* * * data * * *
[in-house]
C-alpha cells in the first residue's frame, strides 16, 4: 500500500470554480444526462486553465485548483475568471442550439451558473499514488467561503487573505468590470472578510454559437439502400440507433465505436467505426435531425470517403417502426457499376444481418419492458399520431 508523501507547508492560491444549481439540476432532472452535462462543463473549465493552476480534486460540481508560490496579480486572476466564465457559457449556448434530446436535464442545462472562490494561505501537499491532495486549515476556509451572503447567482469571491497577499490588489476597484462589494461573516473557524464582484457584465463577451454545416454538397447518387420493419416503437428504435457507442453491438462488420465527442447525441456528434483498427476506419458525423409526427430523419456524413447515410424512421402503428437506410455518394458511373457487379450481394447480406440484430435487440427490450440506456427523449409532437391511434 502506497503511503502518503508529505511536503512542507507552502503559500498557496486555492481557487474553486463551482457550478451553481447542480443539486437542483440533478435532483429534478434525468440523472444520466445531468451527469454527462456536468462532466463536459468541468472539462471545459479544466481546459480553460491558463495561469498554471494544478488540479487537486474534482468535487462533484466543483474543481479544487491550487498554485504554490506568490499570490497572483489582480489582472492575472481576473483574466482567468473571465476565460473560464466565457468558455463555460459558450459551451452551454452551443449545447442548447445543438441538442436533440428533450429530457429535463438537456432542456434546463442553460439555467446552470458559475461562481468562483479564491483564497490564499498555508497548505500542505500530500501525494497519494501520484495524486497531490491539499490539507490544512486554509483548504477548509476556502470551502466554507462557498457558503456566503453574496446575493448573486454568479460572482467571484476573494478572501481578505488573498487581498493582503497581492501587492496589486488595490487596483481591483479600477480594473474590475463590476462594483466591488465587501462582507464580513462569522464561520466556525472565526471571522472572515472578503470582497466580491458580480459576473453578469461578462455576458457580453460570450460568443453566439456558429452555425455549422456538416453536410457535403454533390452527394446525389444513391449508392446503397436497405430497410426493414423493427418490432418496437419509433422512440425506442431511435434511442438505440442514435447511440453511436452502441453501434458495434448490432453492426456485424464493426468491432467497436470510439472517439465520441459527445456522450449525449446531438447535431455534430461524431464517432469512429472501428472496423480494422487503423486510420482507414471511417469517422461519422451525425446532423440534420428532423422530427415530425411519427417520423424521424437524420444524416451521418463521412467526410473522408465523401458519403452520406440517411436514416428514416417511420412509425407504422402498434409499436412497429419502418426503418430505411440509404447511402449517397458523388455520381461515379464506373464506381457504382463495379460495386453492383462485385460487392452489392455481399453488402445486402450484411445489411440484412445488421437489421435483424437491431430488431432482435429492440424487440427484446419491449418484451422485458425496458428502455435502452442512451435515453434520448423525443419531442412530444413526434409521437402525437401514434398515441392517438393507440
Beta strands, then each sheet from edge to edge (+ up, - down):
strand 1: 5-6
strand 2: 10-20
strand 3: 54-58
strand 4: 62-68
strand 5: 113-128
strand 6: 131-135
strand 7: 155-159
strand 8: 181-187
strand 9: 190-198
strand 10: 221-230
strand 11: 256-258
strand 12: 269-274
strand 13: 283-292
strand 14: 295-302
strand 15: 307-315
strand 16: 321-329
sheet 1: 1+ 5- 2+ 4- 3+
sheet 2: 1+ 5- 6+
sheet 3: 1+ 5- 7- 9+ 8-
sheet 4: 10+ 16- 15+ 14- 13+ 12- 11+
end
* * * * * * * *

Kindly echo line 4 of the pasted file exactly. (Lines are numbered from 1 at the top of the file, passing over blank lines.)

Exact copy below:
strand 1: 5-6